America, Countries, Food & Wine

A tale of two Dubliners

Now, it’s rarely a good idea to get between two fighting Dubliners.

And never the famous fighting Irish, the emigrees who fled the Famine and built America and its best bars.

The two Dubliners in question here are pubs in Washington DC and Boston.

The Washington Dubliner has been pouring porter (that’s Guinness for the uninitiated) since 1975.

But they got a nasty taste in their mouth in the capital following the recent opening of the Boston Dubliner.

We’ll sue you in court

Capital: The Washington Dubliner

Records show that they have taken out a law suit against the Bostonians.

Saying: In the suit against the East Coast Tavern Group, filed in US District Court in Boston, the Washington Dubliner, founded in 1975, is asking for the Boston Dubliner, opened last year in the space where Kinsale used to be in Center Plaza, to be ordered to change its name.

And pay all the profits it’s made, plus damages and attorney’s fees to be determined by the court.’

Now the Boston Dubliner, like its Irish cousin has a healthy opinion of itself.


With its site boasting that it serves the best pint of Guinness in Boston.


Now I’ve yet to road-test it, preferring, of course to patronise my old stomping ground of The Black Rose.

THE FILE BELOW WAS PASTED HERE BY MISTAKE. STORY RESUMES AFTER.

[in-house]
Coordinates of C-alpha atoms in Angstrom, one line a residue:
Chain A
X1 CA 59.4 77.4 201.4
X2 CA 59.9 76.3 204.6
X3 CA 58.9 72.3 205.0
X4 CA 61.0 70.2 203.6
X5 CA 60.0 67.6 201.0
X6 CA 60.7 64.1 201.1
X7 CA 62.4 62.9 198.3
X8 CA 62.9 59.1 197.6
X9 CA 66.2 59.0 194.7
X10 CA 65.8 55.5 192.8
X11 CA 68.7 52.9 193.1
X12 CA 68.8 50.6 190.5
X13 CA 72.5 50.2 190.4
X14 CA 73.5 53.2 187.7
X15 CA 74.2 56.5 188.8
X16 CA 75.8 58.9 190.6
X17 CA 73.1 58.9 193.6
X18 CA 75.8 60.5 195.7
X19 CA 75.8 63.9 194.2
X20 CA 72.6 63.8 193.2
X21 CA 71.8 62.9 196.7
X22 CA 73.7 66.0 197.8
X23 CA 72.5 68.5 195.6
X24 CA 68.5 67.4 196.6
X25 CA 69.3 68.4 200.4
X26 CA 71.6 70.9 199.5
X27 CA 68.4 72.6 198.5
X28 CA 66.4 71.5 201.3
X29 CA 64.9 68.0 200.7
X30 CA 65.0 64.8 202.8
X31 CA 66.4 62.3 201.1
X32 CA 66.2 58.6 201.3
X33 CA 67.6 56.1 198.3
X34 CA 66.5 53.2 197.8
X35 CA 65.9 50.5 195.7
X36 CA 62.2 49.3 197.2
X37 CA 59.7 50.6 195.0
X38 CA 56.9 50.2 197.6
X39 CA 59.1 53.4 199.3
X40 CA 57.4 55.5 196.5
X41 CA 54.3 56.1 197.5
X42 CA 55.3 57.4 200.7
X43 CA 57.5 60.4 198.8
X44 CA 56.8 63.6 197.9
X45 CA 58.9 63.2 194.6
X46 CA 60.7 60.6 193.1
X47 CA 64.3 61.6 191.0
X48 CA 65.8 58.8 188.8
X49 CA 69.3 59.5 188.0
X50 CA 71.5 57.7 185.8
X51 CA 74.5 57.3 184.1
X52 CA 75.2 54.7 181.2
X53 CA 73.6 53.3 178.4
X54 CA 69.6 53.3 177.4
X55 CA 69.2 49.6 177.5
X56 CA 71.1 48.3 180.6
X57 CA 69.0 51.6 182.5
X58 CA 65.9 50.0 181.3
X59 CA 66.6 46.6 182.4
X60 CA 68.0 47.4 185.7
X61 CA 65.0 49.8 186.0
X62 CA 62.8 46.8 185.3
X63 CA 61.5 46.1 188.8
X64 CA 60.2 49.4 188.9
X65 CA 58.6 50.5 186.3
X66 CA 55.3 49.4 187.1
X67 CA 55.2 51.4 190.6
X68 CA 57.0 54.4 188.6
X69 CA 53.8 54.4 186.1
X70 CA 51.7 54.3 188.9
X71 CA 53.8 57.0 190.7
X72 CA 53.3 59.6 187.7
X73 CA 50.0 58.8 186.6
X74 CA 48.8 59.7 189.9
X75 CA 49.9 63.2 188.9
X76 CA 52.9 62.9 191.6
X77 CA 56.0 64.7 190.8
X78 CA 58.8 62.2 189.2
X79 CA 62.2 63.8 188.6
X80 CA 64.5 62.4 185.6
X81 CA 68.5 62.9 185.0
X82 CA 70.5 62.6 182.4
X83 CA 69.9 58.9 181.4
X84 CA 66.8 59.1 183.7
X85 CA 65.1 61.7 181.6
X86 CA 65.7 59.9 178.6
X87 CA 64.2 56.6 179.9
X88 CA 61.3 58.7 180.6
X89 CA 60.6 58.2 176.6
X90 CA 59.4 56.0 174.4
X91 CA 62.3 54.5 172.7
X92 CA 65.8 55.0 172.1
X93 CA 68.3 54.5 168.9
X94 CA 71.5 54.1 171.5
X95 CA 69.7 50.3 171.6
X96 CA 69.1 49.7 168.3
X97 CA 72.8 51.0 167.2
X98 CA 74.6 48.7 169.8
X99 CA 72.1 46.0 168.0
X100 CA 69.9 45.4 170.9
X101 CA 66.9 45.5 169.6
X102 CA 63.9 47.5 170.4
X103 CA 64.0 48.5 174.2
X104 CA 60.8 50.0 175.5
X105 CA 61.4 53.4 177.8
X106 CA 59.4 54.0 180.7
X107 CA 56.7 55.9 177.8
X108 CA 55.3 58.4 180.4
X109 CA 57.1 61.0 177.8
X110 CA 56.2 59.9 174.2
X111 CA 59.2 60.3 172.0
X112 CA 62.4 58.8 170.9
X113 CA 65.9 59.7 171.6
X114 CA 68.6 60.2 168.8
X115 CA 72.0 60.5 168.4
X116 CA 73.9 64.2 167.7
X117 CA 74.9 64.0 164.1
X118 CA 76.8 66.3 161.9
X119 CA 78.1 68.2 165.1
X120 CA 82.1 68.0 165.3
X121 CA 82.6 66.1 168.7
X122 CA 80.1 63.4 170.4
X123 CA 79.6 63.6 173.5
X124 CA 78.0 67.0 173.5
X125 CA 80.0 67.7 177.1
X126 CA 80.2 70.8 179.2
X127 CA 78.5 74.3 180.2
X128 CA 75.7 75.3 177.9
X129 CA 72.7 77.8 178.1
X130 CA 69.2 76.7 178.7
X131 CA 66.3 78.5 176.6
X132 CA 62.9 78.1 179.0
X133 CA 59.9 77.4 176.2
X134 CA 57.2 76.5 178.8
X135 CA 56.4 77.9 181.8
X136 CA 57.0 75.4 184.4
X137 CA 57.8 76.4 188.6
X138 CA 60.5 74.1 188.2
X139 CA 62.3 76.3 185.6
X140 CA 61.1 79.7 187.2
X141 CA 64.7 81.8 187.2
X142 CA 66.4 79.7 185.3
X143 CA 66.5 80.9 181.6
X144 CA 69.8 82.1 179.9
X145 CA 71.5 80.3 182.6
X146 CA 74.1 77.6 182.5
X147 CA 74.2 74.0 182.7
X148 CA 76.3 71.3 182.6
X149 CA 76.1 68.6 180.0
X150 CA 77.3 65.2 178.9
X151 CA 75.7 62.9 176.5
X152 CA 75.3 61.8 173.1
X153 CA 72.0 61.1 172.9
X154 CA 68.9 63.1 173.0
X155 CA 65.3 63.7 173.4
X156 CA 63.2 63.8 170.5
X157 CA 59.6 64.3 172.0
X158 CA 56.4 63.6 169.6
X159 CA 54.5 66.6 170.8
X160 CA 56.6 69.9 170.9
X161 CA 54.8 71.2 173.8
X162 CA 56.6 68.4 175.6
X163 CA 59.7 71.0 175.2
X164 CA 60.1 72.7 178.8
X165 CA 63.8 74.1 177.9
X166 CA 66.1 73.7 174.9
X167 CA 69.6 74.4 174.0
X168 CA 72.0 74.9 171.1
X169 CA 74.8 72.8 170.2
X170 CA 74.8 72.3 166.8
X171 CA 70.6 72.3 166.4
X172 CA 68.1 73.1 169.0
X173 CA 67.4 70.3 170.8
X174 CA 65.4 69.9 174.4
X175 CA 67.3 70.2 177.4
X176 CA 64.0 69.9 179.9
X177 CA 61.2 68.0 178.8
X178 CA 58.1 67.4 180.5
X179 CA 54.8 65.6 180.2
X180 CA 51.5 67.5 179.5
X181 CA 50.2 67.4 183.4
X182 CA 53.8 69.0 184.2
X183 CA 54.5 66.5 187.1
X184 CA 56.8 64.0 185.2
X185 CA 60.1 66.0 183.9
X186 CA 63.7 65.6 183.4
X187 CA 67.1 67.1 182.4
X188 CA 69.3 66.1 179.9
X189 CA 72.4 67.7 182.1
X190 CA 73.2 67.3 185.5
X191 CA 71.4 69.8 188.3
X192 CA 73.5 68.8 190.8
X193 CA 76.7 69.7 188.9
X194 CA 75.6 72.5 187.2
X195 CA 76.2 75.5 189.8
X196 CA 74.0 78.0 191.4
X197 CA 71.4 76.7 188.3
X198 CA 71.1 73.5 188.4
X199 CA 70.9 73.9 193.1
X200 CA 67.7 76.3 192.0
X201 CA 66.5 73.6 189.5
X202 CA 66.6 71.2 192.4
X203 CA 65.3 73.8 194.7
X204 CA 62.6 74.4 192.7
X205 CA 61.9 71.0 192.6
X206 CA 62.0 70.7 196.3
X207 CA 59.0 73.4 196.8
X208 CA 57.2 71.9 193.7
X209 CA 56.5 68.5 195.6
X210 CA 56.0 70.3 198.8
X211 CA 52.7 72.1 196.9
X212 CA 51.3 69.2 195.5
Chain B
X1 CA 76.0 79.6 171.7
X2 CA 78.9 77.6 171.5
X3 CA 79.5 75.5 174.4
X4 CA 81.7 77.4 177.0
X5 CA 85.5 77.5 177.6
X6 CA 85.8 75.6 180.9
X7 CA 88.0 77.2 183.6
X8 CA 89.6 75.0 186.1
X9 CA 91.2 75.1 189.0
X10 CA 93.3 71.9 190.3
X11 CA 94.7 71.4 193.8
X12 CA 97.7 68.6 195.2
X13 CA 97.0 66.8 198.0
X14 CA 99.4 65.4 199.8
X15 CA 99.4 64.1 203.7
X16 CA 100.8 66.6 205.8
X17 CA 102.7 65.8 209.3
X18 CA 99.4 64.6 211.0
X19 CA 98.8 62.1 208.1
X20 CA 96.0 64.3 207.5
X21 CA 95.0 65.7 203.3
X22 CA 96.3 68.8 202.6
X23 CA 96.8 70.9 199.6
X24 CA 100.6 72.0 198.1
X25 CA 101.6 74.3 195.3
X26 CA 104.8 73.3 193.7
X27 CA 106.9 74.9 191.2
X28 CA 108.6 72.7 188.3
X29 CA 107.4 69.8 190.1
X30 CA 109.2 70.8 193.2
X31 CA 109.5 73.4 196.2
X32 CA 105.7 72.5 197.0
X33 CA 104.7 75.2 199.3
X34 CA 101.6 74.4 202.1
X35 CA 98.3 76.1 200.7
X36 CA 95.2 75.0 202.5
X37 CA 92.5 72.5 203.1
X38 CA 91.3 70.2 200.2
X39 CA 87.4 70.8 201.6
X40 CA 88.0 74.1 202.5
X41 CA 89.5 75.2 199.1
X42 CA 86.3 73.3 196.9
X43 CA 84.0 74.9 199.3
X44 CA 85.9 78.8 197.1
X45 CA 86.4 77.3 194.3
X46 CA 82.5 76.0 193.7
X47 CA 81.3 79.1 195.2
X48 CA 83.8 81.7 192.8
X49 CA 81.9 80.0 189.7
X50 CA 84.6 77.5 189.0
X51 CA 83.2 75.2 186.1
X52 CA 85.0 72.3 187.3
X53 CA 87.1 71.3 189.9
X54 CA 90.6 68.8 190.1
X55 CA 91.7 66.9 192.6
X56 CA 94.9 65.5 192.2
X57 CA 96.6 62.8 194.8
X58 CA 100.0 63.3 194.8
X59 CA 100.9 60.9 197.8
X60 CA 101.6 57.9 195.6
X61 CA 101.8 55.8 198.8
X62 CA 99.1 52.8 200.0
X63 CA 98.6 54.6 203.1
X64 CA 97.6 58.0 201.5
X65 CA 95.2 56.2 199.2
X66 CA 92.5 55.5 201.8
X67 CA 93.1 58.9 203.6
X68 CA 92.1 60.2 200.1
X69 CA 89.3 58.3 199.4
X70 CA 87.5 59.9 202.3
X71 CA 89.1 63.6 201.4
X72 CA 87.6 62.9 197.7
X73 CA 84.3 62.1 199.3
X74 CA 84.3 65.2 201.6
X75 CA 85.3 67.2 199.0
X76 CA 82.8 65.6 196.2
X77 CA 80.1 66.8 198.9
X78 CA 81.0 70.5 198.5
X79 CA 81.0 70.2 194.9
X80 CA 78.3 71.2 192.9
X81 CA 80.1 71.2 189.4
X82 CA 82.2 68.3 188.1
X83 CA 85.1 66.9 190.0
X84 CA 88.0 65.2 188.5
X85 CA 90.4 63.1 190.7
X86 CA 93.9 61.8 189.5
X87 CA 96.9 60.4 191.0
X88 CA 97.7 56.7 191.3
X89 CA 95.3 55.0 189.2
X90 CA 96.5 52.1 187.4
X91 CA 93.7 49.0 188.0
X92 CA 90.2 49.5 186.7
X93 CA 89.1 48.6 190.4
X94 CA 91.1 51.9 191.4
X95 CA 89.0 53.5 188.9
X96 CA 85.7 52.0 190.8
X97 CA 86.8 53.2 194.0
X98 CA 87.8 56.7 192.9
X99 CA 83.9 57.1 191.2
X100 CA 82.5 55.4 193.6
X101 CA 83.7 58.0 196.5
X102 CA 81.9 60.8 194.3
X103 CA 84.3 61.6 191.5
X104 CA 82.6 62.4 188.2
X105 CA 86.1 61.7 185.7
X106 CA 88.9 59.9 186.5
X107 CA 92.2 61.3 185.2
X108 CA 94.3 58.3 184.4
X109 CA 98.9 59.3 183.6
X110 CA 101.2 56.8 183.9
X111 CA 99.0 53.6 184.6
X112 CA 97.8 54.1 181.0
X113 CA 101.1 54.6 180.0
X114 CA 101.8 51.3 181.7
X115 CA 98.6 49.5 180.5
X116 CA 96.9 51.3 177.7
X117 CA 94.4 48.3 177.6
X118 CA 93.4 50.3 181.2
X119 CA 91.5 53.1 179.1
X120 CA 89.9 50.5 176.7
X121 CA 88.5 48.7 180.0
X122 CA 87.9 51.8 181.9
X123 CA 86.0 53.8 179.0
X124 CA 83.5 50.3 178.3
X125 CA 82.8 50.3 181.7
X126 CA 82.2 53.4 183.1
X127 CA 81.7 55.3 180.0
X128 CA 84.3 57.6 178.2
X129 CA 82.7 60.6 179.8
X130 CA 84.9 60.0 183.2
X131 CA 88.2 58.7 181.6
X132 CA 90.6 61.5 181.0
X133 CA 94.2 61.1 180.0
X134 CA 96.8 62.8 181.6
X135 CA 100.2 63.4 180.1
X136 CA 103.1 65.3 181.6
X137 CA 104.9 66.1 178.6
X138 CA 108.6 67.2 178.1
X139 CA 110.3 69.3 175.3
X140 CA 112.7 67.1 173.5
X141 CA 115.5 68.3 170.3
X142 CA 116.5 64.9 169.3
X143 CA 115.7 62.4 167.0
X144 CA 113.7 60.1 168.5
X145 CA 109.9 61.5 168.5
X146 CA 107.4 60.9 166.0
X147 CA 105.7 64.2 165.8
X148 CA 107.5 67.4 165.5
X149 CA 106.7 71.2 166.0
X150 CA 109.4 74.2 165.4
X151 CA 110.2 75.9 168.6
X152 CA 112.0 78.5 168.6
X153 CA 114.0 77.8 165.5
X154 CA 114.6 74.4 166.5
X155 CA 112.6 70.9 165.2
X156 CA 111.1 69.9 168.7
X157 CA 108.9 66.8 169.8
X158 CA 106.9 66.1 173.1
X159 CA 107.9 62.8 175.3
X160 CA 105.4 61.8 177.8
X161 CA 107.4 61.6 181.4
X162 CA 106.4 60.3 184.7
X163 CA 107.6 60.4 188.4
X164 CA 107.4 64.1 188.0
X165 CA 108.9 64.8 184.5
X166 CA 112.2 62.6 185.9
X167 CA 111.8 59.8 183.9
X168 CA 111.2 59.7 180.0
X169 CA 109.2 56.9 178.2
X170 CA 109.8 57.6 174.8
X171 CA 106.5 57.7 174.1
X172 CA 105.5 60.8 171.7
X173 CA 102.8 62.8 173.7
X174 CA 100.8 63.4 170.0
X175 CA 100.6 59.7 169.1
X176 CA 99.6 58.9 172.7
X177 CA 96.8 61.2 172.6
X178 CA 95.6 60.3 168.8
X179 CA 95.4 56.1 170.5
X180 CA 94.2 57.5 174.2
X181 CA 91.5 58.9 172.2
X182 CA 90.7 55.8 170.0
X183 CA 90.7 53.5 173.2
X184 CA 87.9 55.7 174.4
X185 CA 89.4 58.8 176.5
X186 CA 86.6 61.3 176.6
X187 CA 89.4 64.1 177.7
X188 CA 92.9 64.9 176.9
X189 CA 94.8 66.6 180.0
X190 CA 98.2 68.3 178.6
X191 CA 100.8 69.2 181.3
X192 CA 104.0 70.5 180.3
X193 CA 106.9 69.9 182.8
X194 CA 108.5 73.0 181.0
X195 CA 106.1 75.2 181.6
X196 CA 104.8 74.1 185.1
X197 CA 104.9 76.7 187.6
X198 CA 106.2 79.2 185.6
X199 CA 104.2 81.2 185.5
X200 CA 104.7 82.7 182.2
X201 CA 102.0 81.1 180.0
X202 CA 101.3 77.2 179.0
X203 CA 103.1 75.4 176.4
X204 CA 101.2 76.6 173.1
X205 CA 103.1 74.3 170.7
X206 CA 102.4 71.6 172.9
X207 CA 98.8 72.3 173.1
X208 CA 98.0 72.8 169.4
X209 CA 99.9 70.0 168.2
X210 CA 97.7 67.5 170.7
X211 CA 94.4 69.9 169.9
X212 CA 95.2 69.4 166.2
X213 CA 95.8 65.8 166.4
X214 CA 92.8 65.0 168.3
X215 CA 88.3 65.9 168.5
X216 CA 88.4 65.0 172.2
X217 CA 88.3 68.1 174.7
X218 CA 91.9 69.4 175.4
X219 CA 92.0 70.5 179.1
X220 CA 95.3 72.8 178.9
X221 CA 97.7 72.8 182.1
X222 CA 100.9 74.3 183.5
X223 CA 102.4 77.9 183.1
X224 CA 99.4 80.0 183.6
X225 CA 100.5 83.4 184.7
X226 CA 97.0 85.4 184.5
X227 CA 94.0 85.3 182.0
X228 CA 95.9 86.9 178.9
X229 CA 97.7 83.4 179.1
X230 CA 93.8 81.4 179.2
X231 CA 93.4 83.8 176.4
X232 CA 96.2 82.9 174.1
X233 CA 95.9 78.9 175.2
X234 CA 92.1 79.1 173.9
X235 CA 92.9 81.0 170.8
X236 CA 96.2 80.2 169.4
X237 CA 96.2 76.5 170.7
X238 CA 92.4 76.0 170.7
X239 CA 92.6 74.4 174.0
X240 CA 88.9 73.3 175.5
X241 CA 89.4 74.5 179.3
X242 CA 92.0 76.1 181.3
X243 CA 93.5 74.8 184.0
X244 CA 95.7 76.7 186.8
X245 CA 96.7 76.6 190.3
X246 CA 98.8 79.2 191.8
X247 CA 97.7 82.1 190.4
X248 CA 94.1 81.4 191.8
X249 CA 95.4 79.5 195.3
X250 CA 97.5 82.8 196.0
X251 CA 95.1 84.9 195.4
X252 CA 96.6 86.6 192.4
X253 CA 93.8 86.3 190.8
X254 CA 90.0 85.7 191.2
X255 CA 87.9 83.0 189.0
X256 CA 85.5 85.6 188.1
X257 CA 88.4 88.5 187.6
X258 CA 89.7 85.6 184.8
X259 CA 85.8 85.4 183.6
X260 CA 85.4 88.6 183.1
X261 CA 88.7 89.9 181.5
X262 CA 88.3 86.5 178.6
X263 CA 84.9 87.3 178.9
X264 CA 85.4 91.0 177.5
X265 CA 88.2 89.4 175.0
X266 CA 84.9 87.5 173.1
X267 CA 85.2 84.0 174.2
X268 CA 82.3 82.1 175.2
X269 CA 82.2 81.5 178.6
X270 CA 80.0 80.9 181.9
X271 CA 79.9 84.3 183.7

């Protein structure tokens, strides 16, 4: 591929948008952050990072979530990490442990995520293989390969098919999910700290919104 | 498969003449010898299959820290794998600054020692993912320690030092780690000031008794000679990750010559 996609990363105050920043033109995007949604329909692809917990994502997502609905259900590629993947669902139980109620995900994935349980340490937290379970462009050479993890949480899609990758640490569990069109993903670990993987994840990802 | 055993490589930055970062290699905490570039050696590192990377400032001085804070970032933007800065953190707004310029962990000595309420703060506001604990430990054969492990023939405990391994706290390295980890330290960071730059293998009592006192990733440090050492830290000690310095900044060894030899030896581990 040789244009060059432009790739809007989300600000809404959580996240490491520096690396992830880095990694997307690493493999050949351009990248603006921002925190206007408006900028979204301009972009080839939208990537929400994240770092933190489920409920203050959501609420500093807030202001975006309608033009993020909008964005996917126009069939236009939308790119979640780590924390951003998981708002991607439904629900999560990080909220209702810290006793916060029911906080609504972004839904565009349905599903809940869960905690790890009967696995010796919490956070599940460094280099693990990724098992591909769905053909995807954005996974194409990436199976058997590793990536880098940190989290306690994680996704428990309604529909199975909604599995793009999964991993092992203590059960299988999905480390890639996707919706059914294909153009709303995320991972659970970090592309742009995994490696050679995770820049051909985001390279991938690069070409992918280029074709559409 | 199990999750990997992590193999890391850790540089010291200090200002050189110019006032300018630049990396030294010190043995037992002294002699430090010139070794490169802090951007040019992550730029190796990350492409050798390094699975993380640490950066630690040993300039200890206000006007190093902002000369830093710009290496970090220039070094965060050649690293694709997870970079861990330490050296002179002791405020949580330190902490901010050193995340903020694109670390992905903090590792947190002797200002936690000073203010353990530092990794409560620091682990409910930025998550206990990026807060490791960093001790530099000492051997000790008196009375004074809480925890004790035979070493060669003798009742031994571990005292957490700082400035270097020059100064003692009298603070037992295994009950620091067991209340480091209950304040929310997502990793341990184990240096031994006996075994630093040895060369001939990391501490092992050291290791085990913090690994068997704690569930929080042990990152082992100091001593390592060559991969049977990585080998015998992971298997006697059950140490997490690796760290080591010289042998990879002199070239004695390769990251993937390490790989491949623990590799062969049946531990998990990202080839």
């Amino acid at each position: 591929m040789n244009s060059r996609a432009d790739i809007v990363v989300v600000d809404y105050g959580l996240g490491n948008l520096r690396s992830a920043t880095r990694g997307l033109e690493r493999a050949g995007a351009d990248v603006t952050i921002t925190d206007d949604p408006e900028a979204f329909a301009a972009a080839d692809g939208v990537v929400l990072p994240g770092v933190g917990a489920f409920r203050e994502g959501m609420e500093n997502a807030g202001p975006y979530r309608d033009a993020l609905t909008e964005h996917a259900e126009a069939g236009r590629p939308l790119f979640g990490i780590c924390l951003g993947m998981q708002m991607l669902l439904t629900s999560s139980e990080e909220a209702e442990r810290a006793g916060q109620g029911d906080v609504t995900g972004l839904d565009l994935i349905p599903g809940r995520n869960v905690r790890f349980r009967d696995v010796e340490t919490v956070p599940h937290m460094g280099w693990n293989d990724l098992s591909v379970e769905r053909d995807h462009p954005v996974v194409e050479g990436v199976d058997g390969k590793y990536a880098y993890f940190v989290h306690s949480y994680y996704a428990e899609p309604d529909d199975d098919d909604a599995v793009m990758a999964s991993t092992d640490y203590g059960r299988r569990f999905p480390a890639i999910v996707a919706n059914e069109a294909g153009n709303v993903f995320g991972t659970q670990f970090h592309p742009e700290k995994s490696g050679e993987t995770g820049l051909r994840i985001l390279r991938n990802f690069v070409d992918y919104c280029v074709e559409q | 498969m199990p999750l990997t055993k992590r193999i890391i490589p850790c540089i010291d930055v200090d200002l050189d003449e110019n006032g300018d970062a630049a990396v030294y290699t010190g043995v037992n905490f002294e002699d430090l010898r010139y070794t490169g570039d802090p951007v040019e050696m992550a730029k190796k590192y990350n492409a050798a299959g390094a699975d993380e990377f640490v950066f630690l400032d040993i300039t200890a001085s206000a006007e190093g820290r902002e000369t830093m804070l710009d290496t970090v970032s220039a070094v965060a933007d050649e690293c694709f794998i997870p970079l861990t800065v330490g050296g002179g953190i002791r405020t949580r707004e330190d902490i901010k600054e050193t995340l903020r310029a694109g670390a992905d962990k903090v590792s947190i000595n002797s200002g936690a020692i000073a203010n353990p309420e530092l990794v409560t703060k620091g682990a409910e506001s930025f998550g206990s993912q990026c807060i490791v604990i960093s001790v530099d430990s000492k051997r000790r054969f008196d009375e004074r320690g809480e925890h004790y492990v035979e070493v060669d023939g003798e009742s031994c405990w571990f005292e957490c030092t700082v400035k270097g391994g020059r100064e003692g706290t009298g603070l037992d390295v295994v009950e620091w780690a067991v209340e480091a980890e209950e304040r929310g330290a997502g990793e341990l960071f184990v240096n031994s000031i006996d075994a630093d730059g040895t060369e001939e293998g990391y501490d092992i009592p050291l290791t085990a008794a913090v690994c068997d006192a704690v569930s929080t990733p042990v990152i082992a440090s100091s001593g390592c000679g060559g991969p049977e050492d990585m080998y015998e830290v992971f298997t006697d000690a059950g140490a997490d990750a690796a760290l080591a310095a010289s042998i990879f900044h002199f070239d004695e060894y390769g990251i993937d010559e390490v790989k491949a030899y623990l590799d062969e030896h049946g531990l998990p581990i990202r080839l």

The Washington version in the Phoenix Park Hotel in for its part has its own brand of whiskey.

Sing for your supper

The Black Stuff: In Boston

And that we’ve discovered is really at the heart of the dispute.

Because the Bostonians stand accused of selling that very brand in their bar.

Makes sense as you’d have to imagine that there would be more than two Dubliner pubs on the eastern seaboard.

Because there have been Dubliner pubs from as far apart as Bolivia, Prague and Iraq.

That caps it: Dermot Kennedy

It’s not just drink though where the two Dubliners find a lack of a common ground.

With both claiming the best music.

The Boston Dubliner drawing Dermot Kennedy in to sing there while the Washington bar a fave for its gigs.

We’ll keep you updated when we find out more but hope the two Dubliners settle it over a pint.

Another chapter

Luke who it is: With Luke Kelly in Dublin

As an aside, the most successful Irish trad band of them all, the Dubliners, emerged from a real capital city institution.

O’Donoghues, on Merrion Row, off Grafton Street, where they would play in the snug.

With Ronnie Drew, Luke Kelly et al choosing to name themselves after a James Joyce set of short stories.

Now that’s a tale of Dubliners.

Countries, Deals, Europe, Food & Wine

Portugill a pescatarian paradise

When you see the flat fish smiling back at you you know you must be in Portugill a pescatarian paradise.

If you’re a fish fan there’s nowhere quite like Portugal for fin in the sun.